Thoughts/Ideas/Responses

Justin vs. Trayvon

Early in 2011, a boy, Justin Patterson, was shot and killed by the father of a girl he was spending time with. Norman Neesmith was angry to see Justin on his property with his daughter. He grabbed his gun and chased the 22 year old. One of four bullets shot sliced through Patterson’s side. He died in Neesmith’s yard that night.

Over the past months, Patterson’s parents have been watching the Trayvon Martin news coverage and wondering why the injustice that killed their son wasn’t as publicized. Why weren’t their walks dedicated to their son’s death? Why wasn’t Al Sharpton booking a ticket to the location of Patterson’s killing?

Senior editor at The Atlantic, Ta-Nehisi Coates, says that the reason behind some cases with racial implications are put in the national spotlight due to “social and traditional media”. She says that sadly, what happened to Patterson is not unusual.

The family is enraged that their son’s killer only got a slap on the wrist and the N.A.A.C.P. has not even gotten involved.

I am not surprised that Patterson’s story was not a nationally known event. Look at Casey Anthony. Unfortunately, I don’t think Anthony was the first person to ever hurt their child, but just like the KONY2012 video, social media and news coverage latch onto stories for one reason or another. Someone involved could be a celebrity or someone could have put together a flashy video that went viral about the topic. Once anything is so commonplace that even slacktivists are interested, we all get involved, typically emotionally and feel it is our duty to take a stance against a killer or for someone who faced an injustice.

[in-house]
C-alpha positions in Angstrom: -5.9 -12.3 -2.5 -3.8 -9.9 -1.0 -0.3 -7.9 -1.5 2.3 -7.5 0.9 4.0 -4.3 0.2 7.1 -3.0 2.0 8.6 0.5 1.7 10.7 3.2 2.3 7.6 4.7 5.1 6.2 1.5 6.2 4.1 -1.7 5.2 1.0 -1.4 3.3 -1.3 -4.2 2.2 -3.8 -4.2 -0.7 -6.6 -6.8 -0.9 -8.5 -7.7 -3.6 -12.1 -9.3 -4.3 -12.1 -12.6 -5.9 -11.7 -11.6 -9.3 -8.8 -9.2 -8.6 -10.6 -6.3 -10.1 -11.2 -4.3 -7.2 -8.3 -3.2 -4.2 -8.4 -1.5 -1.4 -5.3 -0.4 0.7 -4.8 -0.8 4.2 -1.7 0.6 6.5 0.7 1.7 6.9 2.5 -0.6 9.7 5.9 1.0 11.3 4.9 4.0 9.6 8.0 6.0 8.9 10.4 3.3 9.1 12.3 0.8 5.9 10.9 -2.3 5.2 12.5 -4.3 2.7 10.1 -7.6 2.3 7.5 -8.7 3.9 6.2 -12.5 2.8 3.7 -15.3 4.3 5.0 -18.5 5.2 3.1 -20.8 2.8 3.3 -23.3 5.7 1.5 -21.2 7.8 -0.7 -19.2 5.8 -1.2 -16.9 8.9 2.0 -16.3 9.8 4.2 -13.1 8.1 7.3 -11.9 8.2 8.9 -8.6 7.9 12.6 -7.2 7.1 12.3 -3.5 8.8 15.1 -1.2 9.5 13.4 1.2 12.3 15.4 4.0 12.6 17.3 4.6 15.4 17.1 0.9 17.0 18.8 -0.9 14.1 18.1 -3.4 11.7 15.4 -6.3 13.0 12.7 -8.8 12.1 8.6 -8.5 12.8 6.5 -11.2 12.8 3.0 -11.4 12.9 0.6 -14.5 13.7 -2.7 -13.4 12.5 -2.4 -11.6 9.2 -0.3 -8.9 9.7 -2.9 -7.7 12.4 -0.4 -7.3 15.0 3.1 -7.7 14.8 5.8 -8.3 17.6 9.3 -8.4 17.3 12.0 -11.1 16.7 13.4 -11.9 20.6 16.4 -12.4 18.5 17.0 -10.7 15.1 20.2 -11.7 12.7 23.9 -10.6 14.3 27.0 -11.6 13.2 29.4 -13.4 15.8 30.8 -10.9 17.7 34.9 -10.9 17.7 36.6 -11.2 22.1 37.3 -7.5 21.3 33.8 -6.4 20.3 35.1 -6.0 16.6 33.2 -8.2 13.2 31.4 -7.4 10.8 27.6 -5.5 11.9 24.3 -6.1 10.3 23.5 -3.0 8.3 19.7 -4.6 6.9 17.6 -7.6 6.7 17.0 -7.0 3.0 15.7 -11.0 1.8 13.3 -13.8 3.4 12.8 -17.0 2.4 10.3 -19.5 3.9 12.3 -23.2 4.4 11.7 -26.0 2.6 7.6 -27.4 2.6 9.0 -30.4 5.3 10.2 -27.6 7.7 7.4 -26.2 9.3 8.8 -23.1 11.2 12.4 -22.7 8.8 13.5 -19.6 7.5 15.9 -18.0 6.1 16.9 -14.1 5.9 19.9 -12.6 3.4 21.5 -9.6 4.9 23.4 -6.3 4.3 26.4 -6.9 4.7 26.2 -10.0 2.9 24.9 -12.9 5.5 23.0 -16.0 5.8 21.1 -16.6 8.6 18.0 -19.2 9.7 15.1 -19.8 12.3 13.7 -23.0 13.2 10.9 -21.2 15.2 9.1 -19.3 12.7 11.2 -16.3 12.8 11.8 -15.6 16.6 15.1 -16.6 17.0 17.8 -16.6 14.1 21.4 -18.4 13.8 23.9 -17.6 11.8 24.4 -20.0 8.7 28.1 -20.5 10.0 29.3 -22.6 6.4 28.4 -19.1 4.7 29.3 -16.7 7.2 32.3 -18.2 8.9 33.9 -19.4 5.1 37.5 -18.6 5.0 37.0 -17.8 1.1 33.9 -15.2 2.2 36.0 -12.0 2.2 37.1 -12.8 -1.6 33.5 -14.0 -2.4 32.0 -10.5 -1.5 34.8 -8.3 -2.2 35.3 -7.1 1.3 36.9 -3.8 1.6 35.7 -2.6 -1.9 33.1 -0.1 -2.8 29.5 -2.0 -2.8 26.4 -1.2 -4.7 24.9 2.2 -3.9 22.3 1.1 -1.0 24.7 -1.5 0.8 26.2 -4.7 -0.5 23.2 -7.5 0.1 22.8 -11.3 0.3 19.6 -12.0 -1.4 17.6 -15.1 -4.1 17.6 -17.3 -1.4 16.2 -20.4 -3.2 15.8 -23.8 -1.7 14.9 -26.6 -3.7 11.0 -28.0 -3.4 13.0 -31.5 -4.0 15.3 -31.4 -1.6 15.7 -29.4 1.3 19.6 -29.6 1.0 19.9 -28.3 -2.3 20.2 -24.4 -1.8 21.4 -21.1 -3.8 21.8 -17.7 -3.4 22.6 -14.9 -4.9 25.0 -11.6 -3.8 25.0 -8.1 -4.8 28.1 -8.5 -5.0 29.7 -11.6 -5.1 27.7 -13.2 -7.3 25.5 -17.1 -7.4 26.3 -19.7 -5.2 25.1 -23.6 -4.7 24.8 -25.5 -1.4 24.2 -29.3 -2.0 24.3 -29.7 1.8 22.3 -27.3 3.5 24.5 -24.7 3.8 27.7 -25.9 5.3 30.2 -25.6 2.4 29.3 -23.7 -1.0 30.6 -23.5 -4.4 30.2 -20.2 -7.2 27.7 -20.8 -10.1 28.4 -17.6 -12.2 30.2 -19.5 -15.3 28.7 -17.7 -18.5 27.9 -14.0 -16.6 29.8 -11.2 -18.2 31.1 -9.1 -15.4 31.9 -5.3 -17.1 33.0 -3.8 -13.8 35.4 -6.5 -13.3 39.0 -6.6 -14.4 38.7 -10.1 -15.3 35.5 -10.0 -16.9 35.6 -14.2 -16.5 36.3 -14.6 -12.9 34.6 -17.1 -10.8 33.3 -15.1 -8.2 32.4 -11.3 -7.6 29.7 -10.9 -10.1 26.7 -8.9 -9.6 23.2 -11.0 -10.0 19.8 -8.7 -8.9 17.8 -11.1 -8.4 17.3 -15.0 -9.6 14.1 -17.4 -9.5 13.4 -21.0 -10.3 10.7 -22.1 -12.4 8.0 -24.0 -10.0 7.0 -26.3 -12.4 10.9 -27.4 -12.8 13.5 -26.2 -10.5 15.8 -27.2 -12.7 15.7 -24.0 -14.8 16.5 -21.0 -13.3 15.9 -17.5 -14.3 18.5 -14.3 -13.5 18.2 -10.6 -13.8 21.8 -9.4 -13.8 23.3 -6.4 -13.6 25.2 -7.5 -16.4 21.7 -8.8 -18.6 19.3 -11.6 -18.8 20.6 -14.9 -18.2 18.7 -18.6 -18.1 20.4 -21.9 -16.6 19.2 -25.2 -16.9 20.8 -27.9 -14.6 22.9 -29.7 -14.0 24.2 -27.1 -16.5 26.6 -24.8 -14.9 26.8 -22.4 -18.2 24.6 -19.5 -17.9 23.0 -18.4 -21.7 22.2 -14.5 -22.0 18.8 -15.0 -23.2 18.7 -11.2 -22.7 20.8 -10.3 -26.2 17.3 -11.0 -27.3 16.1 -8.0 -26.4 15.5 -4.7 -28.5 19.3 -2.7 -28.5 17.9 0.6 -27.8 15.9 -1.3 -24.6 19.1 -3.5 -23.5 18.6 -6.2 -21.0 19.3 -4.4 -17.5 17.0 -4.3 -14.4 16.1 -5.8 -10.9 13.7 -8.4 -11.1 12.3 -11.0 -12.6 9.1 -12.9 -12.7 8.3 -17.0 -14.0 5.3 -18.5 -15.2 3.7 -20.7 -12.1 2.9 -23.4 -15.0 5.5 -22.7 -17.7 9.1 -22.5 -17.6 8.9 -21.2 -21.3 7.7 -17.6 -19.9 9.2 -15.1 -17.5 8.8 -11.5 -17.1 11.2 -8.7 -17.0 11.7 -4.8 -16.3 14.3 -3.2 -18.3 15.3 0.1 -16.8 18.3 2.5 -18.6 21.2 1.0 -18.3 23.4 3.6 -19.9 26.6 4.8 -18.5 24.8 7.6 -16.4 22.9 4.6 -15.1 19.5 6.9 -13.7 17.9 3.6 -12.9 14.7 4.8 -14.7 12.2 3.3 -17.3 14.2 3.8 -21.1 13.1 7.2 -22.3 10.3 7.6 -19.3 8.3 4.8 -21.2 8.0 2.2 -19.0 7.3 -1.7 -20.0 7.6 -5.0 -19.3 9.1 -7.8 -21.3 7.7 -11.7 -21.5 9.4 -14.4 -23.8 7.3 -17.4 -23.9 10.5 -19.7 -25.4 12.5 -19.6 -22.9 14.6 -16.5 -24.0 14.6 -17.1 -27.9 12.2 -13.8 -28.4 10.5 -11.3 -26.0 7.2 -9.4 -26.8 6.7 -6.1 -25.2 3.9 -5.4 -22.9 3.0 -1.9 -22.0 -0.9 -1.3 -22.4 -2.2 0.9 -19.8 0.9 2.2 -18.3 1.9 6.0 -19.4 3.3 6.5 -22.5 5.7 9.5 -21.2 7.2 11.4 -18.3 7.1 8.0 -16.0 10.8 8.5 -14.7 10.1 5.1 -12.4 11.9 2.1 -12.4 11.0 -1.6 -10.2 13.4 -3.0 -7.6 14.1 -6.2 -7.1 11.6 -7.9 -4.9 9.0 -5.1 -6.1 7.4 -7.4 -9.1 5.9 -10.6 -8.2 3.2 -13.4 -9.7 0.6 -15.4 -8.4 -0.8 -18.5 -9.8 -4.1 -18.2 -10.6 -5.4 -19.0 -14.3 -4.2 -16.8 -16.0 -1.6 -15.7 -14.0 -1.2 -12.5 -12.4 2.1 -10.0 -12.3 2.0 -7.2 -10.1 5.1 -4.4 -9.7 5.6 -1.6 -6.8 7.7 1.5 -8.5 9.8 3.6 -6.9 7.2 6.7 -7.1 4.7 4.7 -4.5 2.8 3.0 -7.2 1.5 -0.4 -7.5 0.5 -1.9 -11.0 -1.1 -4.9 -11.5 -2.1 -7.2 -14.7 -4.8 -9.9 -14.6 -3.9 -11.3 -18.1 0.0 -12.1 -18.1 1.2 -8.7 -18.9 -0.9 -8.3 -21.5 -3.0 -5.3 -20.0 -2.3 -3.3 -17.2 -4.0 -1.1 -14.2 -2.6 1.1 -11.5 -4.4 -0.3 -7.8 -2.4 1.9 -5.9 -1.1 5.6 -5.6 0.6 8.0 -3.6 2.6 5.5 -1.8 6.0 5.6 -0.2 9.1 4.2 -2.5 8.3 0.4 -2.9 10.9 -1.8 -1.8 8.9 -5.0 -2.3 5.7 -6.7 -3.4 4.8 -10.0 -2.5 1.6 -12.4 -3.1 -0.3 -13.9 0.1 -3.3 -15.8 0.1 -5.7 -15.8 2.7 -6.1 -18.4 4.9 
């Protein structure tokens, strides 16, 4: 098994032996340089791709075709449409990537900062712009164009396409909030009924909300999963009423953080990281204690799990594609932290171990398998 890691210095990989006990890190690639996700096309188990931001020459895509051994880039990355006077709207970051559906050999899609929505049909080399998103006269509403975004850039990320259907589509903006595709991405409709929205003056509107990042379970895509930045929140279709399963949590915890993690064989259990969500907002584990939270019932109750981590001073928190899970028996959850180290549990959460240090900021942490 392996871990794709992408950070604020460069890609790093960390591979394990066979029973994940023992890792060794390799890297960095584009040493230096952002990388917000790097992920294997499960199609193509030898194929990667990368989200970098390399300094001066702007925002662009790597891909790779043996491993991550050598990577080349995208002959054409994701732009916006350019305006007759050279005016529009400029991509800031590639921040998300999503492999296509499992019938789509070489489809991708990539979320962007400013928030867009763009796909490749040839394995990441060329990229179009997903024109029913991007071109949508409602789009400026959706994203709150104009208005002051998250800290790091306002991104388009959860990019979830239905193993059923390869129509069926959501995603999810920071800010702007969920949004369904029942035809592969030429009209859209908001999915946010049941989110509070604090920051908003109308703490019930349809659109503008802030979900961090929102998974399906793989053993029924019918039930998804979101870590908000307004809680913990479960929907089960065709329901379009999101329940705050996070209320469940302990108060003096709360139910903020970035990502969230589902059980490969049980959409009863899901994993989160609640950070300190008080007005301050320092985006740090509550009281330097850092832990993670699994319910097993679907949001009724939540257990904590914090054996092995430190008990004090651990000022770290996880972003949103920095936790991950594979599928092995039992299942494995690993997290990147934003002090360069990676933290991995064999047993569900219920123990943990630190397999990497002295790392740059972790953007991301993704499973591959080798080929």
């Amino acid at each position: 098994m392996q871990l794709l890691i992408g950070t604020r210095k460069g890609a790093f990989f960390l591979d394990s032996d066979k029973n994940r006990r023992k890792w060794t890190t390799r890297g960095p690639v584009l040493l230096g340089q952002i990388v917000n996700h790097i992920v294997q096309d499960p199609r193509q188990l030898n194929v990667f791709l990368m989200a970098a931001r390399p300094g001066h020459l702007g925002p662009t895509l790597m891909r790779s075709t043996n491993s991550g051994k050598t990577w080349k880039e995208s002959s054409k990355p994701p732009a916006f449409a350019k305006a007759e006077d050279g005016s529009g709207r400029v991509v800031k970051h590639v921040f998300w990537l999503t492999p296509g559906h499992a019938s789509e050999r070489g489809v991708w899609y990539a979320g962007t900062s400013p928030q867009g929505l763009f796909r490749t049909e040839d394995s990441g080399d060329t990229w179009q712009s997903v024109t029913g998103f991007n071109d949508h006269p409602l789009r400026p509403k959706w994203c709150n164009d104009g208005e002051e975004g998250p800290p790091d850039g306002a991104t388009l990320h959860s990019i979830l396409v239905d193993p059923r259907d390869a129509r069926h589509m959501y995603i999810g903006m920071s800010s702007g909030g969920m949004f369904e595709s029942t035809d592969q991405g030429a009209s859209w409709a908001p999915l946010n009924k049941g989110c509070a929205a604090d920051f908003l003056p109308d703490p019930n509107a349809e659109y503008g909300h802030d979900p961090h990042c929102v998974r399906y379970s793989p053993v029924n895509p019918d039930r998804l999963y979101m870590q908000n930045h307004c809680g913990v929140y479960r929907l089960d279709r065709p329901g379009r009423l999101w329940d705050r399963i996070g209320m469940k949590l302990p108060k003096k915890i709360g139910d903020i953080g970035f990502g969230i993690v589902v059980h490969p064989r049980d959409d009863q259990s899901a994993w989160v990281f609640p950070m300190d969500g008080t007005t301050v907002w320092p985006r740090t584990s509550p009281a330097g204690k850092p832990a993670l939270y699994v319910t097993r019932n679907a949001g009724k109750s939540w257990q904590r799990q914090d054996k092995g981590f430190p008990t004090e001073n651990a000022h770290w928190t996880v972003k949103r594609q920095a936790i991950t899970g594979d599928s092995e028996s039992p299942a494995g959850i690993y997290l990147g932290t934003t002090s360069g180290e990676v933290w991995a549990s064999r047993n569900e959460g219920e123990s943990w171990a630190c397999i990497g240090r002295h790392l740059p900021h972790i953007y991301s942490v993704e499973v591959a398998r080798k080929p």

Basically, there isn’t always a rhyme or reason things go viral. The editor in the story claims Trayvon Martin’s case was popular because of media, but then she continues on to discuss ideas of how that instance was more unusual than Neesmith killing Patterson.

Should we pay attention to every killing? Is it right for us to get involved when we don’t know the situation first hand? Maybe we need to get to the root of the problem and work towards teaching tolerance so less killing is the norm.

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